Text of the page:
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G20: More than just a summit

Minister to take the helm in realizing, promoting free flow of data

Minister of Economy, Trade and Industry Hiroshige Seko

At the upcoming G20 summit, Japan will champion a model of global economic growth through the promotion of free trade and innovation. As host country, Japan will also call for rule-making in the digital field, as well as policy coordination in the areas of climate change and energy.

In facing a world with mounting challenges that have become increasingly complex, how should Japan, as the G20 presidency, seek to raise awareness of various issues toward finding common ground?

The Ministry of Economy, Trade and Industry serves as a co-organizer of the G20 ministerial meeting on trade and digital economy in Tsukuba, Ibaraki Prefecture, on June 8 and 9, and the G20 ministerial meeting on energy transitions and global environment for sustainable growth in Karuizawa, Nagano Prefecture, on June 15 and 16.

The METI Journal asked METI Minister Hiroshige Seko for his thoughts before the ministerial meetings. (This is the first half of the interview; the second half will be carried in the next installment.)

Question: How do you view the current global situation and issues surrounding trade?

Seko: While the internet connects the world and economic activities go global, certain disparities can be created and worsened. This in turn can lead to a backlash against digitalization and globalization. With political populism on the rise, the world has seen the emergence and expansion of protectionism.

In particular, restrictive trade measures that the world’s two biggest economies have implemented have created a sense of uncertainty for the global economy, the growth of which has, in fact, slowed. In addition to such protectionist moves, distorted industrial structures, which have seen the advent of such issues as steel excess capacity, have also negatively affected the global economy. As a flag-bearer of free trade, Japan needs to do everything it can to ensure stability amid unstable times.

Question: What role do you think Japan should play when the confrontation between the U.S. and China becomes a global risk?

Seko: Japan has been highly evaluated globally as the country took leading roles in coordinating both the Comprehensive and Progressive Agreement for Trans-Pacific Partnership and the economic partnership agreement between Japan and the European Union.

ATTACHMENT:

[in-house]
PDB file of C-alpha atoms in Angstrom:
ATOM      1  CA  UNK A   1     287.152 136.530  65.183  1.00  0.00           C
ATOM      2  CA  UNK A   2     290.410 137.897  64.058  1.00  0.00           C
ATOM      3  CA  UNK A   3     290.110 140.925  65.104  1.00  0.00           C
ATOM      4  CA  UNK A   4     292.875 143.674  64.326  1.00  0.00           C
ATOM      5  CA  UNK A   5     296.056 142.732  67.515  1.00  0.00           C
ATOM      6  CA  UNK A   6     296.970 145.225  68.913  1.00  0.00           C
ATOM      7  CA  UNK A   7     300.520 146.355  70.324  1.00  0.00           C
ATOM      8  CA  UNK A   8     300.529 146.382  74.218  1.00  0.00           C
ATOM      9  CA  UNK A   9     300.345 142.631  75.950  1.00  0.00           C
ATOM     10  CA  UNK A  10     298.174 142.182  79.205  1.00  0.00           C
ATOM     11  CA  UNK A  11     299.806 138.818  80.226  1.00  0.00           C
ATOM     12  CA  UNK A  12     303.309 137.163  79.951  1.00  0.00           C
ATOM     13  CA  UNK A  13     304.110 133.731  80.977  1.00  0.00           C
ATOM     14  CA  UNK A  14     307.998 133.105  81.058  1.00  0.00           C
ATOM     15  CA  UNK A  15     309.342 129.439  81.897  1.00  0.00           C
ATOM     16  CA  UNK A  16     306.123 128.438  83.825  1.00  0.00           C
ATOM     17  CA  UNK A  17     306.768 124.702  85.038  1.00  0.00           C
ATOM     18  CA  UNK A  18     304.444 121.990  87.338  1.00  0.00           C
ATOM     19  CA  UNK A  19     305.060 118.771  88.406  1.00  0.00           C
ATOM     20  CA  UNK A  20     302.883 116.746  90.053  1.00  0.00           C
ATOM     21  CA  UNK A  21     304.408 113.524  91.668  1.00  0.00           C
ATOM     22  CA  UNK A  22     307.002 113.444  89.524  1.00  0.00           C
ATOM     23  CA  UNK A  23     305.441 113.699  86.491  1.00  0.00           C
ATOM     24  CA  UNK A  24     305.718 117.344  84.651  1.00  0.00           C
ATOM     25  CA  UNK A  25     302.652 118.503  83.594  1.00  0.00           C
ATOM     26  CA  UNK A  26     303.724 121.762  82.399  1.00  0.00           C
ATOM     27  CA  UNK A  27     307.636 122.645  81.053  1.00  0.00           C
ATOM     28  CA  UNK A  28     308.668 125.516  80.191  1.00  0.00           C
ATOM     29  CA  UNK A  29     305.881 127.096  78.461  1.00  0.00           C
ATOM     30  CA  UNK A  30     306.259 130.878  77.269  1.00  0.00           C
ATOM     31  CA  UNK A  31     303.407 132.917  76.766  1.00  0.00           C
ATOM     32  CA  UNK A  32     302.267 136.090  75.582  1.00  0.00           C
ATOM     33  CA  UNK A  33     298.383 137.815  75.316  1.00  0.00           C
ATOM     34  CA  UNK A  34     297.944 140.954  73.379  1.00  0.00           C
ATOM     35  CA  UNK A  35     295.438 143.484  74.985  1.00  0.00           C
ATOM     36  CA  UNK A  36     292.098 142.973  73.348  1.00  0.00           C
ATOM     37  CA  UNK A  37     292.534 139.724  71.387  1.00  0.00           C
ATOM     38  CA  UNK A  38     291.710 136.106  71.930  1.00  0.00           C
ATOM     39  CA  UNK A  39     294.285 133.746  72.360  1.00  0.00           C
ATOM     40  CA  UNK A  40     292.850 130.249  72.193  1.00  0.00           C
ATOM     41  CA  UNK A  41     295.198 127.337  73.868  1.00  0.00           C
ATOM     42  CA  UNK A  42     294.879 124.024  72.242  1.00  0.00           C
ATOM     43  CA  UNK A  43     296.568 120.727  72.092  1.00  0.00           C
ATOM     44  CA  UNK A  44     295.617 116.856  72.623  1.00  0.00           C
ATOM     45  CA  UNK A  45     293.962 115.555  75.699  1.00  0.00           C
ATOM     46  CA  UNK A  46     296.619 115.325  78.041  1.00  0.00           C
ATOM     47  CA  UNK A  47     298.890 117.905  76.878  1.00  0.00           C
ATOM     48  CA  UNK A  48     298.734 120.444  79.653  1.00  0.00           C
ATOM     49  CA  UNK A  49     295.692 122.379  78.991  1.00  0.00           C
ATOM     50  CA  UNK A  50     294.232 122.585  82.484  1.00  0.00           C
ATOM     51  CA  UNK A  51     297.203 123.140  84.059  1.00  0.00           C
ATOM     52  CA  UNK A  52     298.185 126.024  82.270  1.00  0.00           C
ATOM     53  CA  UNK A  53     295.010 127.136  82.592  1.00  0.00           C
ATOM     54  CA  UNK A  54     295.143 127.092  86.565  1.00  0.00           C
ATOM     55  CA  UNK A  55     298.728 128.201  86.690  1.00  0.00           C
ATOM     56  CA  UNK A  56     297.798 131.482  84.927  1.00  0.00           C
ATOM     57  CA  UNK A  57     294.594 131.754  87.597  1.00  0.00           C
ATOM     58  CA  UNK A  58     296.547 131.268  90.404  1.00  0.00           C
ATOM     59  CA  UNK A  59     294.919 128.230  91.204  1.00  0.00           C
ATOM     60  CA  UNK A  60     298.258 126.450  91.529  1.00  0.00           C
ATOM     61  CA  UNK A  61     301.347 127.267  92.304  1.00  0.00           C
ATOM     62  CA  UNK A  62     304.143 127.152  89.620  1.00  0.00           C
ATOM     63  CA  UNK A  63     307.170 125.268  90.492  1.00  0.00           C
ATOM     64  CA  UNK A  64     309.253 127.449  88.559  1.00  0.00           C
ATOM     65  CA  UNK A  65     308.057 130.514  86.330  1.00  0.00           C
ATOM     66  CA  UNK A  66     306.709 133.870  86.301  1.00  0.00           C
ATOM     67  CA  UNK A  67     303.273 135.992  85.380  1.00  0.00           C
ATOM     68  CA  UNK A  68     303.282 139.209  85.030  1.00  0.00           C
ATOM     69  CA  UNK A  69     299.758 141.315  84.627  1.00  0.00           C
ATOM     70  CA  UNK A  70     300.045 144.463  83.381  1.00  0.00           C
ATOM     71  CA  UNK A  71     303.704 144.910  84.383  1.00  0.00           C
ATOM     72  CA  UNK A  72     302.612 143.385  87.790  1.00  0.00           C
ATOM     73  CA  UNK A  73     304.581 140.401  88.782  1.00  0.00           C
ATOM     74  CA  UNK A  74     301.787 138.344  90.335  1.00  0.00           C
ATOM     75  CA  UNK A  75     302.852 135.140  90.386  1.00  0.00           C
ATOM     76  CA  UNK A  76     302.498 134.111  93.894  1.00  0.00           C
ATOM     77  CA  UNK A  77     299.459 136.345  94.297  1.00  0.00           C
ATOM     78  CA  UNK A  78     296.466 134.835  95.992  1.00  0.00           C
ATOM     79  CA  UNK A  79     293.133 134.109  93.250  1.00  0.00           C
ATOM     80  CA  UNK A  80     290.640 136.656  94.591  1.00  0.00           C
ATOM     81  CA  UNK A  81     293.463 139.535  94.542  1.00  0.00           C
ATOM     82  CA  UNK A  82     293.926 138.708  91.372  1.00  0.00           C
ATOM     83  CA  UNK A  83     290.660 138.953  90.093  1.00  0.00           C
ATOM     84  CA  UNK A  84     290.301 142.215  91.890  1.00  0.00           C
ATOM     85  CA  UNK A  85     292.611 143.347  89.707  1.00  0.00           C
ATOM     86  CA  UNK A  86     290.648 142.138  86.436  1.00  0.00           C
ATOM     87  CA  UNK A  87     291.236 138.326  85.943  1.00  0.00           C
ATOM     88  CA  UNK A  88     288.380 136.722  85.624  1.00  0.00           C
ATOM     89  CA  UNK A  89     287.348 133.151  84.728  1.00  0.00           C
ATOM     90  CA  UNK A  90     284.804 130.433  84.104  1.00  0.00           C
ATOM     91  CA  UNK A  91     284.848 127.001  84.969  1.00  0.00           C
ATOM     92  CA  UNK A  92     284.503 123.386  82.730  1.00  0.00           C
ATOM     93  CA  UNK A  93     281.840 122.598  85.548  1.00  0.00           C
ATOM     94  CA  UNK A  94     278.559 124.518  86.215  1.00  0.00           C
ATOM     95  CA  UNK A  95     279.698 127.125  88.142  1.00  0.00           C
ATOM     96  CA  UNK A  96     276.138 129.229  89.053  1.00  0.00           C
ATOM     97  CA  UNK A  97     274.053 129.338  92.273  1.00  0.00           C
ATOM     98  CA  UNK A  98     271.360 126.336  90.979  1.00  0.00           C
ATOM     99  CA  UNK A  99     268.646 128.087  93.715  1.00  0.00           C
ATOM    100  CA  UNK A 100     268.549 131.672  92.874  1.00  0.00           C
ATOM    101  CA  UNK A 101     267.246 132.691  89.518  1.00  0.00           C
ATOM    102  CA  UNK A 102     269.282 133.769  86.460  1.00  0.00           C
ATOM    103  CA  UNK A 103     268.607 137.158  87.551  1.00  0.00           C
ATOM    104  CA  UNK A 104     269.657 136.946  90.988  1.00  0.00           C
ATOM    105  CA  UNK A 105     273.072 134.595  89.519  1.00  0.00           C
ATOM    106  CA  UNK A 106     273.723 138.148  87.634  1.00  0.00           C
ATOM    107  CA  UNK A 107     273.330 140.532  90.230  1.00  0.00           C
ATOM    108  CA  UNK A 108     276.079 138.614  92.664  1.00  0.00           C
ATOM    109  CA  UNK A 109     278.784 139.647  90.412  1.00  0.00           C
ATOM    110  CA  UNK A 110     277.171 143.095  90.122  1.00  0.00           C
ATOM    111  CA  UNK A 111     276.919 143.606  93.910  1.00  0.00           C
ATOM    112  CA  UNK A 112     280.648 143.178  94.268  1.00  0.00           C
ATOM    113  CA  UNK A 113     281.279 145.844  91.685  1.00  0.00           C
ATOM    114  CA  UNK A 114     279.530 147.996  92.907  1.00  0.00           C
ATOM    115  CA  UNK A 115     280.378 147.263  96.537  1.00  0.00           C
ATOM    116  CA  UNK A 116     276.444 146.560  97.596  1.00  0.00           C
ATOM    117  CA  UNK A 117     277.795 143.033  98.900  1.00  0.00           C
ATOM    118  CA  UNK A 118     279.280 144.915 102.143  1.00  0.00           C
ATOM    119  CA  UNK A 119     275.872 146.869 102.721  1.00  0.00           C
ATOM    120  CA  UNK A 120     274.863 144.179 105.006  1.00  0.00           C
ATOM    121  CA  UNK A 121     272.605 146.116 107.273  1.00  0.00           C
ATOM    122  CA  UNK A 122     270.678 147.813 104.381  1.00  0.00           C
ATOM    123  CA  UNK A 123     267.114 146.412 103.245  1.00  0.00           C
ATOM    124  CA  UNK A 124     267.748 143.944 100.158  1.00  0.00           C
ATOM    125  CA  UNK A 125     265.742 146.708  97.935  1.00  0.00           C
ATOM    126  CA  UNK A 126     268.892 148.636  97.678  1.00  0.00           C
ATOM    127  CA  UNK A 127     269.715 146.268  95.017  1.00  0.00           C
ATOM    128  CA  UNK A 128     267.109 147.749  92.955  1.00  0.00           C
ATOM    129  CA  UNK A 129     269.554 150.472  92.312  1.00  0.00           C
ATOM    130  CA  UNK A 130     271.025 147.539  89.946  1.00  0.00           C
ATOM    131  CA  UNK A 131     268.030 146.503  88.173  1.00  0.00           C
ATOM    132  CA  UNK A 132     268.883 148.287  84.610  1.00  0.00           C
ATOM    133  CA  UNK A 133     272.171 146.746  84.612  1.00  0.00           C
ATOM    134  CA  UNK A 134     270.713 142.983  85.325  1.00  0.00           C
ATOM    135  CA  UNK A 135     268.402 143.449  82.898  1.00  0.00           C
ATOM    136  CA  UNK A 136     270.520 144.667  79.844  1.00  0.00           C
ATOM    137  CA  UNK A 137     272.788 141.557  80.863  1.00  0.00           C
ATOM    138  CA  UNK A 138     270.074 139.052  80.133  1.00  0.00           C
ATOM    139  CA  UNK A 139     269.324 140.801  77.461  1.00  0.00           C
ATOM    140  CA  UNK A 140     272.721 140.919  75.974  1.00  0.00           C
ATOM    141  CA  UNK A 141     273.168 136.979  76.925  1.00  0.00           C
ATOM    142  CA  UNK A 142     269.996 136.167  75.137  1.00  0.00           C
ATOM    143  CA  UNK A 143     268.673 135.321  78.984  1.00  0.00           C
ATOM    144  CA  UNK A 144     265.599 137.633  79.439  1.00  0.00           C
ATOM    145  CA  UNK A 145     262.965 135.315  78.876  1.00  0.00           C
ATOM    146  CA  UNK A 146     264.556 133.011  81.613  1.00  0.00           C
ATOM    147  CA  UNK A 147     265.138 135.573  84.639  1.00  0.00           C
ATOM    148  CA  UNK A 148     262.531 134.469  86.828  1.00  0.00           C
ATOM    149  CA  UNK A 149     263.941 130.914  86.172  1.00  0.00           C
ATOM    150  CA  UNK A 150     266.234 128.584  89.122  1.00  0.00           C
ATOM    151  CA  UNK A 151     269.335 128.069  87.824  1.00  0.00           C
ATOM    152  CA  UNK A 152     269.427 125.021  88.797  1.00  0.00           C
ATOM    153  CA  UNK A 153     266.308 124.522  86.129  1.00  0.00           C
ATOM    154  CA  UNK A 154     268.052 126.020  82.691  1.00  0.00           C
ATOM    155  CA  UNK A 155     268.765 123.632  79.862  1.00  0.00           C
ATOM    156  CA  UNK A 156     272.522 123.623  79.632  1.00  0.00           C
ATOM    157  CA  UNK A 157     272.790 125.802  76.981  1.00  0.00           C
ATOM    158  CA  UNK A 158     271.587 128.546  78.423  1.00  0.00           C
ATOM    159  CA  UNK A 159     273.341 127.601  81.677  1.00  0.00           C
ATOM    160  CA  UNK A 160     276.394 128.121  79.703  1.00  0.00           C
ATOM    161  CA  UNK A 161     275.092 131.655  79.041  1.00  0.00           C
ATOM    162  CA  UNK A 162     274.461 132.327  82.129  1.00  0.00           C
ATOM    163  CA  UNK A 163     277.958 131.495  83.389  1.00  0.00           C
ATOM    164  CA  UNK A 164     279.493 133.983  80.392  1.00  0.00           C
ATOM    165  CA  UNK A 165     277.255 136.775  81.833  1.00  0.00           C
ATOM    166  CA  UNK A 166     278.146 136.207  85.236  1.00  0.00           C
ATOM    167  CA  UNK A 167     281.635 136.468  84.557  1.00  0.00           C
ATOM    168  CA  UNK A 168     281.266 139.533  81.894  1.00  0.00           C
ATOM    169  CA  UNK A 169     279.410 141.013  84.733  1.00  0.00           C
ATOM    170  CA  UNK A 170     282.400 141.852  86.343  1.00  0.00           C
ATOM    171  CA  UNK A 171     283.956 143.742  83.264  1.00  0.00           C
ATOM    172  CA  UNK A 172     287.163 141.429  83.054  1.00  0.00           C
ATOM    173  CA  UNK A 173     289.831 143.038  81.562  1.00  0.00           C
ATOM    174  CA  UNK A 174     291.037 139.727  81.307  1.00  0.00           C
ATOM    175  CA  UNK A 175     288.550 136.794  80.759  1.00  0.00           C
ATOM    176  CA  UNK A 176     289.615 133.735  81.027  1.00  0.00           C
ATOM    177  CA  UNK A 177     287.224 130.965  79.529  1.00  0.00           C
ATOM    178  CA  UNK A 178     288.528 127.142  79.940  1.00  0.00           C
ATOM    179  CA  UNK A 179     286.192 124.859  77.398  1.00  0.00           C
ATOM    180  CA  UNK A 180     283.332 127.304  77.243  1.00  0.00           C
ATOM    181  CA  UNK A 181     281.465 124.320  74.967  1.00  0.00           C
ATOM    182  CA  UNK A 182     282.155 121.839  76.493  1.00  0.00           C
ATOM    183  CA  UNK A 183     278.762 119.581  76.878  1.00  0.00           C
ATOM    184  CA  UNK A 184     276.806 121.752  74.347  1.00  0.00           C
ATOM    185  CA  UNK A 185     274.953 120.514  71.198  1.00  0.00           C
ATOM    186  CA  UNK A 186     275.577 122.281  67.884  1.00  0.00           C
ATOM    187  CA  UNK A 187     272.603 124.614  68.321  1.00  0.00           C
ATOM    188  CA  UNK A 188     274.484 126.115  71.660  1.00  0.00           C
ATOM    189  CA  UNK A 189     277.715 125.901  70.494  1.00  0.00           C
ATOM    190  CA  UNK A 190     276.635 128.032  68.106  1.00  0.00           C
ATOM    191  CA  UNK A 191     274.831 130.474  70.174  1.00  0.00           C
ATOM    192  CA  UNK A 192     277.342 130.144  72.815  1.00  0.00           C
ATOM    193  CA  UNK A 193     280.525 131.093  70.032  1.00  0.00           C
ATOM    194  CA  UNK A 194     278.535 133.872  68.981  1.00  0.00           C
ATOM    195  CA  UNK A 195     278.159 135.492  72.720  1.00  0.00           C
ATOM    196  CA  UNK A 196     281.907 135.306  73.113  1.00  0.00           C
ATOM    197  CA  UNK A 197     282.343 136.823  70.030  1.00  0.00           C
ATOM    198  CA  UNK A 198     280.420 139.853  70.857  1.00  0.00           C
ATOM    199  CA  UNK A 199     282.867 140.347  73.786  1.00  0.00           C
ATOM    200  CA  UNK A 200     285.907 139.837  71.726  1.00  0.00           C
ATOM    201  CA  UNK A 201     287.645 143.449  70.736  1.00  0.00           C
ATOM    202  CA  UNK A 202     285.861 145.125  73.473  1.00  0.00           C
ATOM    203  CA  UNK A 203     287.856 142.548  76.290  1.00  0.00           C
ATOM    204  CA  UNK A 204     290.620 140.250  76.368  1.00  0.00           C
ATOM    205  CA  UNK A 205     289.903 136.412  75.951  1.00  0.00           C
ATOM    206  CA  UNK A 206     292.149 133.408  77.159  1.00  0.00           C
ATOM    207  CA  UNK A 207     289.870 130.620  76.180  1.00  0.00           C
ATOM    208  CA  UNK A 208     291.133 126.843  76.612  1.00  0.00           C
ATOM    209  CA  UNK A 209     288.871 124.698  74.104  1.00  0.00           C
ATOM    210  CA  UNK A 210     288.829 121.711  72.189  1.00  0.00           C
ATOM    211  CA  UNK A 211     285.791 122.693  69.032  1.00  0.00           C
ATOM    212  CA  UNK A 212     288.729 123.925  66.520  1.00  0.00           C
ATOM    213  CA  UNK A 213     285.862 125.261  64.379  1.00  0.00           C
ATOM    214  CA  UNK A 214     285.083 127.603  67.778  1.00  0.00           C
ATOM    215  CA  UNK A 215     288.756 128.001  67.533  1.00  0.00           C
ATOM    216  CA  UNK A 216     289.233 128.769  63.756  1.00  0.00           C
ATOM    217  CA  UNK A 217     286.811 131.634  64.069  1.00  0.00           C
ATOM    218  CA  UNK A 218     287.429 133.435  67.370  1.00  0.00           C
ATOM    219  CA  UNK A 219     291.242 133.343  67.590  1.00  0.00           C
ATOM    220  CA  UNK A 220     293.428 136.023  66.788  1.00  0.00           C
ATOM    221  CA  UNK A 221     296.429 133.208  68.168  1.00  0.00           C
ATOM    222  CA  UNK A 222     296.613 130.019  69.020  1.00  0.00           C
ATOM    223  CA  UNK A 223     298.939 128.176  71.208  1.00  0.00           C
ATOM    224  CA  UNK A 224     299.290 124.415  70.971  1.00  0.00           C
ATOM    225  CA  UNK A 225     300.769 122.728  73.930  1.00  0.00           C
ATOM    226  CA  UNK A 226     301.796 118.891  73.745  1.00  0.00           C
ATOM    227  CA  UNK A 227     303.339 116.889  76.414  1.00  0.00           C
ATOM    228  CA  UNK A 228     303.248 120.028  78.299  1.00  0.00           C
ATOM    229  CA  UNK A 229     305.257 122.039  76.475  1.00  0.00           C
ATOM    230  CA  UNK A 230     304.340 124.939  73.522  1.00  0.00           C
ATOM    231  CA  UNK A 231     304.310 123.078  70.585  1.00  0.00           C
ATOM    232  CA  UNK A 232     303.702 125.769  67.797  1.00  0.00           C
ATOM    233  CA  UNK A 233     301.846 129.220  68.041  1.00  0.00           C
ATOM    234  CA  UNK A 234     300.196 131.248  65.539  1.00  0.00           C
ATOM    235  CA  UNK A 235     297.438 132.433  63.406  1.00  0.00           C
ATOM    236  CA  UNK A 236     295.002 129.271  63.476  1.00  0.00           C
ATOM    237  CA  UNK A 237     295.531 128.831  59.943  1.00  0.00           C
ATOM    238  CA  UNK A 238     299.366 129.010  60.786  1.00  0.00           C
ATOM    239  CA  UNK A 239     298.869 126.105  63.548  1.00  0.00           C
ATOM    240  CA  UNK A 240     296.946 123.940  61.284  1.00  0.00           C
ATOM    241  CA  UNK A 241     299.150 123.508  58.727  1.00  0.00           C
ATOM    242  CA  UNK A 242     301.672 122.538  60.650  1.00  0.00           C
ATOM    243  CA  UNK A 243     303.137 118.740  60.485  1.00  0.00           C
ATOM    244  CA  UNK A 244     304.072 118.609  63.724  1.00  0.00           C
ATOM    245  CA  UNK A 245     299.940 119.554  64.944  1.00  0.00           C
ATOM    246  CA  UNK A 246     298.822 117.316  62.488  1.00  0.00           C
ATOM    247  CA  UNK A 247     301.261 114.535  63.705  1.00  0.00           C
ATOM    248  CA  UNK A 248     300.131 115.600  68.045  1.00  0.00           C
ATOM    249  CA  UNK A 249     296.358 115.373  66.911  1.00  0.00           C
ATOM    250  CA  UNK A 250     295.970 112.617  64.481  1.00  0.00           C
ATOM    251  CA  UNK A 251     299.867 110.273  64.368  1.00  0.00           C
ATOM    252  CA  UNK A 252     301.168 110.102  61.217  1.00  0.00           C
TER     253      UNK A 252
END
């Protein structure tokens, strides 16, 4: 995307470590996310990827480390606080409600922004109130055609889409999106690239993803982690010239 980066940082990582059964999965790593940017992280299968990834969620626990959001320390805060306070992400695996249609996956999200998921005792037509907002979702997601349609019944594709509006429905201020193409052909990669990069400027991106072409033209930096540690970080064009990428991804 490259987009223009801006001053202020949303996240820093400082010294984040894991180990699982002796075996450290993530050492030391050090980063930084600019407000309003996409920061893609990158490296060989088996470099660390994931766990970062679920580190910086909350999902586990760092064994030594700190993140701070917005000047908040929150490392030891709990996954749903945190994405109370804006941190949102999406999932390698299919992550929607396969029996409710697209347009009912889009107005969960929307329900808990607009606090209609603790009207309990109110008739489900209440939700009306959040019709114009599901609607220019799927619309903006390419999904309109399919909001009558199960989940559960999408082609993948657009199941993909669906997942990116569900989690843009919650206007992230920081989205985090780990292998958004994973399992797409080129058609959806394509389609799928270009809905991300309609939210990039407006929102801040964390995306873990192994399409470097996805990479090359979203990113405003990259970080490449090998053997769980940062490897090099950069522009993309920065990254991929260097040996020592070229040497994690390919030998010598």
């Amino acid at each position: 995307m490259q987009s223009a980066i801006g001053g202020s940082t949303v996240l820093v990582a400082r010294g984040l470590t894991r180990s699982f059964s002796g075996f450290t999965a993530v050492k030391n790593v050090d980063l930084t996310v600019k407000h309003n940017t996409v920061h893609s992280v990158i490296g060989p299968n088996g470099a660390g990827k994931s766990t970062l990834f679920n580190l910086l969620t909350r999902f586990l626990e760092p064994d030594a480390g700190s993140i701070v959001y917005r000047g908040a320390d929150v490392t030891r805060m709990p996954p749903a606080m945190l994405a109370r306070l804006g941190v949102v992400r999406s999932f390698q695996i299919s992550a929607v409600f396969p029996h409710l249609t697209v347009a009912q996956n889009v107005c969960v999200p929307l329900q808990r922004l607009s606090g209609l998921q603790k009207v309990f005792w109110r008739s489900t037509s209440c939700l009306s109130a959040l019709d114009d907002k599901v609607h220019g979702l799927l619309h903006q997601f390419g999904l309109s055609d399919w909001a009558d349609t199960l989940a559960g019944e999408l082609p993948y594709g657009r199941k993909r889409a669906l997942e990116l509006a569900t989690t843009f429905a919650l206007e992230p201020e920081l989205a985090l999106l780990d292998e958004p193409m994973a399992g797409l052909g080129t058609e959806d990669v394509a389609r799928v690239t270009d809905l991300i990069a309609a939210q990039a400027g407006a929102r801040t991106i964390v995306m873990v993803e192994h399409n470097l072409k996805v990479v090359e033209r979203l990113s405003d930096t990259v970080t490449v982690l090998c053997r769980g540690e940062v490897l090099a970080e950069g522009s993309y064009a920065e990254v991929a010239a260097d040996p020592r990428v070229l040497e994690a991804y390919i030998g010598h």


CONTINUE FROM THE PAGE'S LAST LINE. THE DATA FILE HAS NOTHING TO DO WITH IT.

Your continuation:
With that background, it is extremely important that Japan makes efforts to retain and develop free, fair and rule-based international trade frameworks. Protectionist moves won’t eradicate the root cause of trade friction. I believe the road to resolve issues is one paved by fair and competitive conditions through abolishing industrial subsidies that can distort markets.

Meanwhile, innovation has been rapidly advancing thanks to the “Fourth Industrial Revolution.” An important source of innovation these days is data. The whole process of collection and flow of data becomes a wellspring for innovation.

In that sense, data flow has increased explosively. At the same time, privacy and security concerns have grown, and there is a need to address these issues appropriately. On the other hand, some may seek to contain data or disallow data flow. Since these new issues have arisen in trade, I’ll take the lead to promote active discussion at the G20 ministerial meeting on trade and digital economy as chair.

Promoting WTO reform

Question: Some people are concerned about the decline in the function of the World Trade Organization that plays a central role in the multilateral trading system. What is your view?

Seko: If the WTO is not functioning properly, it would be one of the biggest issues that needs to be addressed.

It is important for Japan as a flag-bearer of free trade to commit to WTO reform. It is also important to have a firm commitment from the rest of the world. Unfortunately, however, some members seem to prefer solving issues through bilateral channels.

The Japanese government attaches great importance to the trilateral meeting of the trade ministers of the United States, Japan and the European Union, a forum in which all ministers have been actively participating. We have conducted this meeting five times and discussed topics including rule-making with regard to industrial subsidies, forced technology transfers and the digital economy.

In an extension of these discussions, the U.S. has shown its willingness, to a certain degree, to let this trilateral group take the lead in reforming the WTO. For example, the U.S., Japan and the European Union jointly presented a proposal on compliance of notification obligations such as industrial subsidies. Utilizing the opportunity of the G20 ministerial meeting, we will strive to gain support from other countries on WTO reform.

Question: What is the current situation on efforts regarding electronic commerce within the framework of the WTO?

Seko: We need to create trade rules that can address digitalization. So, Japan, Australia and Singapore became co-chairs to launch a joint statement initiative at the WTO ministerial conference in December 2017. At the World Economic Forum annual meeting in January, volunteer countries issued a joint statement to confirm the intention to commence WTO negotiations to that end, and 77 countries, including the U.S. and China, have signed it.

There is a growing momentum for creating trade rules related to digitalization and e-commerce within the WTO framework.

In his speech at this year’s Davos conference, Prime Minister Shinzo Abe declared his intention to launch the Osaka Track on the occasion of the upcoming G20 summit in Osaka toward international rule-making for digital trade. At the ministerial meeting preceding the summit, we’d like to support the negotiations on e-commerce in the WTO.


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